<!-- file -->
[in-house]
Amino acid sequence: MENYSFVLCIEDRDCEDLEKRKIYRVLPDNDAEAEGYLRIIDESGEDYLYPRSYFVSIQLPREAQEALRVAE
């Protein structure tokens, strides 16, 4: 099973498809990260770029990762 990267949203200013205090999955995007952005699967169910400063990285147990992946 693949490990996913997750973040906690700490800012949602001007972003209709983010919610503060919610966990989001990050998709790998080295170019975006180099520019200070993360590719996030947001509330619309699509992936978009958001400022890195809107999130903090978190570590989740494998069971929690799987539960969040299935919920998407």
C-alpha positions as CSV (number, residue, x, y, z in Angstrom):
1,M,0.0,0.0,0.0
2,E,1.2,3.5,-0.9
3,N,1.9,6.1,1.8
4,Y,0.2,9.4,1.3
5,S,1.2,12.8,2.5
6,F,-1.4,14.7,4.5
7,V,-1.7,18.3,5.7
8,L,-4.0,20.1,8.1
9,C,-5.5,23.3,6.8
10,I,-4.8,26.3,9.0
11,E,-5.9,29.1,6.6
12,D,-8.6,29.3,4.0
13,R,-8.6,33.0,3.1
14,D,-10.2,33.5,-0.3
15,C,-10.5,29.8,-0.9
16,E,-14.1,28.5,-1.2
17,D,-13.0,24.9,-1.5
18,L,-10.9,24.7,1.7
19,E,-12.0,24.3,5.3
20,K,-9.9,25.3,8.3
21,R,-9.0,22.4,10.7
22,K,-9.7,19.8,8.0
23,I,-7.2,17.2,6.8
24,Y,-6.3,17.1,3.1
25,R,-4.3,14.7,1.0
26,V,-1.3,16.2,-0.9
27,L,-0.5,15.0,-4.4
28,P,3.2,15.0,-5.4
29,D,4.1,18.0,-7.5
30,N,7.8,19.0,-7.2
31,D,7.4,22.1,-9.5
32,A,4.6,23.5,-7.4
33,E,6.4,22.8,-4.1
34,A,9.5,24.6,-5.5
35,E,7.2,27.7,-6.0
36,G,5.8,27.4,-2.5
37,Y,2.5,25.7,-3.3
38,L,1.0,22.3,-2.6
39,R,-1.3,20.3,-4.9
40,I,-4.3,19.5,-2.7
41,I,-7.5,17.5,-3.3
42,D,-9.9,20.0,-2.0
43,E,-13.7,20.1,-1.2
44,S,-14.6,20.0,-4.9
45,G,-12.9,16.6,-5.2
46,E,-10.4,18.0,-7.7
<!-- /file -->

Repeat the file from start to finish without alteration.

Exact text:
[in-house]
Amino acid sequence: MENYSFVLCIEDRDCEDLEKRKIYRVLPDNDAEAEGYLRIIDESGEDYLYPRSYFVSIQLPREAQEALRVAE
């Protein structure tokens, strides 16, 4: 099973498809990260770029990762 990267949203200013205090999955995007952005699967169910400063990285147990992946 693949490990996913997750973040906690700490800012949602001007972003209709983010919610503060919610966990989001990050998709790998080295170019975006180099520019200070993360590719996030947001509330619309699509992936978009958001400022890195809107999130903090978190570590989740494998069971929690799987539960969040299935919920998407």
C-alpha positions as CSV (number, residue, x, y, z in Angstrom):
1,M,0.0,0.0,0.0
2,E,1.2,3.5,-0.9
3,N,1.9,6.1,1.8
4,Y,0.2,9.4,1.3
5,S,1.2,12.8,2.5
6,F,-1.4,14.7,4.5
7,V,-1.7,18.3,5.7
8,L,-4.0,20.1,8.1
9,C,-5.5,23.3,6.8
10,I,-4.8,26.3,9.0
11,E,-5.9,29.1,6.6
12,D,-8.6,29.3,4.0
13,R,-8.6,33.0,3.1
14,D,-10.2,33.5,-0.3
15,C,-10.5,29.8,-0.9
16,E,-14.1,28.5,-1.2
17,D,-13.0,24.9,-1.5
18,L,-10.9,24.7,1.7
19,E,-12.0,24.3,5.3
20,K,-9.9,25.3,8.3
21,R,-9.0,22.4,10.7
22,K,-9.7,19.8,8.0
23,I,-7.2,17.2,6.8
24,Y,-6.3,17.1,3.1
25,R,-4.3,14.7,1.0
26,V,-1.3,16.2,-0.9
27,L,-0.5,15.0,-4.4
28,P,3.2,15.0,-5.4
29,D,4.1,18.0,-7.5
30,N,7.8,19.0,-7.2
31,D,7.4,22.1,-9.5
32,A,4.6,23.5,-7.4
33,E,6.4,22.8,-4.1
34,A,9.5,24.6,-5.5
35,E,7.2,27.7,-6.0
36,G,5.8,27.4,-2.5
37,Y,2.5,25.7,-3.3
38,L,1.0,22.3,-2.6
39,R,-1.3,20.3,-4.9
40,I,-4.3,19.5,-2.7
41,I,-7.5,17.5,-3.3
42,D,-9.9,20.0,-2.0
43,E,-13.7,20.1,-1.2
44,S,-14.6,20.0,-4.9
45,G,-12.9,16.6,-5.2
46,E,-10.4,18.0,-7.7